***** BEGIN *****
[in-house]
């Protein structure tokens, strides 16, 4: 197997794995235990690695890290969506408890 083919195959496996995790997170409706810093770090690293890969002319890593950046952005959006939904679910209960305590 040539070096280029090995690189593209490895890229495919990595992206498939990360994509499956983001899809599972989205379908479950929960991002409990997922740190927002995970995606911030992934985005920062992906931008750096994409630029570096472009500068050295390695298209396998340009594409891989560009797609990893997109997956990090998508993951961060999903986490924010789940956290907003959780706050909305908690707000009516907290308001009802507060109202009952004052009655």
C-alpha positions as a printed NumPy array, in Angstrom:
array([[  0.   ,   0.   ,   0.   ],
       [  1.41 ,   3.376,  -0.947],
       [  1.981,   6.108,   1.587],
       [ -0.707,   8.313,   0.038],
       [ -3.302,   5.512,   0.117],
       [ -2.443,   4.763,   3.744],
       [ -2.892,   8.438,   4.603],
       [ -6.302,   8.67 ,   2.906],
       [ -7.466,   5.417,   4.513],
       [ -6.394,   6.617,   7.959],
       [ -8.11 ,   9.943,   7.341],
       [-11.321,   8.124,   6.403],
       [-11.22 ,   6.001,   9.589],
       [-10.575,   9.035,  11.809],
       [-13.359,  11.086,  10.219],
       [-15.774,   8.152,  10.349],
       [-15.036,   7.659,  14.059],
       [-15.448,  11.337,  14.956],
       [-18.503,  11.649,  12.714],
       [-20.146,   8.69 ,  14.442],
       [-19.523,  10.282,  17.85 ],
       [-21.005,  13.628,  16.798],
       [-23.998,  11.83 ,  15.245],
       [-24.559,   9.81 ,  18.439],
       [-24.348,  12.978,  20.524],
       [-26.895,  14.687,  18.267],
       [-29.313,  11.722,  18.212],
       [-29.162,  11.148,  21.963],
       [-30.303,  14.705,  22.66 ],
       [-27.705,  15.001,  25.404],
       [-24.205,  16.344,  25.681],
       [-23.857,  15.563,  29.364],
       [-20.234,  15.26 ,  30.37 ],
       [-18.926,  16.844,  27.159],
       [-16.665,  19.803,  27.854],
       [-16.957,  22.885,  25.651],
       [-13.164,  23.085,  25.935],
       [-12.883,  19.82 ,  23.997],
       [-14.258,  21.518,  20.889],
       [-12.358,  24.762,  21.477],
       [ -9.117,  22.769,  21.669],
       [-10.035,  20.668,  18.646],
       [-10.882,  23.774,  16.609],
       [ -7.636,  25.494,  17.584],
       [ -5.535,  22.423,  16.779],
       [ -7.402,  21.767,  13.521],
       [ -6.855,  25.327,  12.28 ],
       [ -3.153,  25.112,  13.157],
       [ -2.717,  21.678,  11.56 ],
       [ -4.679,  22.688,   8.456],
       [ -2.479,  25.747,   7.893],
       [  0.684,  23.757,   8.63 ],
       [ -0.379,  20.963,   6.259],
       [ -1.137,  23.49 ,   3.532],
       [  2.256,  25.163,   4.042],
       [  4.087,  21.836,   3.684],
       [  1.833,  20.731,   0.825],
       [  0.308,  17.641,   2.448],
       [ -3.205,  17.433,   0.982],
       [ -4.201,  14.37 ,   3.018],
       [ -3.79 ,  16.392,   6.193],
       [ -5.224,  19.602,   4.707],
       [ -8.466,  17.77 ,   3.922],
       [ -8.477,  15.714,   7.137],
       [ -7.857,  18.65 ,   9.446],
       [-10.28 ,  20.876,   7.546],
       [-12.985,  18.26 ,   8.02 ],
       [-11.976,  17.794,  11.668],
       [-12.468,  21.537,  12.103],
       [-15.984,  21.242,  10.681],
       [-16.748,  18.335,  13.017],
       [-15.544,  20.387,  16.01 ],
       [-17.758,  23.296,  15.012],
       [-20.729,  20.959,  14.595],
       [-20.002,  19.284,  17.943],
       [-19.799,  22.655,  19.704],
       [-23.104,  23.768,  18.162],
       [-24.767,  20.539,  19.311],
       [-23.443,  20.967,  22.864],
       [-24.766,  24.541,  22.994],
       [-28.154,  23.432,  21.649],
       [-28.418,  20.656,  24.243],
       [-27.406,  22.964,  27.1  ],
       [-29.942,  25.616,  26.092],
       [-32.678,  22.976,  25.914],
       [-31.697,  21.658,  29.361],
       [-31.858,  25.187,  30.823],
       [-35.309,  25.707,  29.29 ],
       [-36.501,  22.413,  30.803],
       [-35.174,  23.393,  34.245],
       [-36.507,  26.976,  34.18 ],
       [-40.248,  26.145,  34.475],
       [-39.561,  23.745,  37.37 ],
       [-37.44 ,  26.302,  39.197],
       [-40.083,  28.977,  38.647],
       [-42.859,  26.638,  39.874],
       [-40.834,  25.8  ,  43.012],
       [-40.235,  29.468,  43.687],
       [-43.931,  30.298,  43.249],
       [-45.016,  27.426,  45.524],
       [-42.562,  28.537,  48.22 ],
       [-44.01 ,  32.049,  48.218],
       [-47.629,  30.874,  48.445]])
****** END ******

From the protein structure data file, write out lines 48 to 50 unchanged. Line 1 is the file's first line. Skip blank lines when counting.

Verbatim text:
       [ -5.535,  22.423,  16.779],
       [ -7.402,  21.767,  13.521],
       [ -6.855,  25.327,  12.28 ],